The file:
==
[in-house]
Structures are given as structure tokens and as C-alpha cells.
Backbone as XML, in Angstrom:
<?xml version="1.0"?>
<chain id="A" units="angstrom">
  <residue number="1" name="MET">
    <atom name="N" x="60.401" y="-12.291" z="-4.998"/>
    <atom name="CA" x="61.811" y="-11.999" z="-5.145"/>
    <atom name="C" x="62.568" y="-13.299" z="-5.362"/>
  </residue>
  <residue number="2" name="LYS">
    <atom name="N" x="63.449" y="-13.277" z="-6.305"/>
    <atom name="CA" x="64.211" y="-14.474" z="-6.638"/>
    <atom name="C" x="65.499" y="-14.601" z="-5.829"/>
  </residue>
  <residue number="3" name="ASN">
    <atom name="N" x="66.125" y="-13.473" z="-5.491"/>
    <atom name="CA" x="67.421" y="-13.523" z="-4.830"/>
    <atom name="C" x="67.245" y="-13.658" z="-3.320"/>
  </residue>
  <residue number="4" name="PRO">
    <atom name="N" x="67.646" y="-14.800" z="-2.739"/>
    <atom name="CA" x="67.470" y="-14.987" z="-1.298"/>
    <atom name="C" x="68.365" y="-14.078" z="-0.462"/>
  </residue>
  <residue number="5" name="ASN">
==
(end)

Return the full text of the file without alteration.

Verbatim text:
[in-house]
Structures are given as structure tokens and as C-alpha cells.
Backbone as XML, in Angstrom:
<?xml version="1.0"?>
<chain id="A" units="angstrom">
  <residue number="1" name="MET">
    <atom name="N" x="60.401" y="-12.291" z="-4.998"/>
    <atom name="CA" x="61.811" y="-11.999" z="-5.145"/>
    <atom name="C" x="62.568" y="-13.299" z="-5.362"/>
  </residue>
  <residue number="2" name="LYS">
    <atom name="N" x="63.449" y="-13.277" z="-6.305"/>
    <atom name="CA" x="64.211" y="-14.474" z="-6.638"/>
    <atom name="C" x="65.499" y="-14.601" z="-5.829"/>
  </residue>
  <residue number="3" name="ASN">
    <atom name="N" x="66.125" y="-13.473" z="-5.491"/>
    <atom name="CA" x="67.421" y="-13.523" z="-4.830"/>
    <atom name="C" x="67.245" y="-13.658" z="-3.320"/>
  </residue>
  <residue number="4" name="PRO">
    <atom name="N" x="67.646" y="-14.800" z="-2.739"/>
    <atom name="CA" x="67.470" y="-14.987" z="-1.298"/>
    <atom name="C" x="68.365" y="-14.078" z="-0.462"/>
  </residue>
  <residue number="5" name="ASN">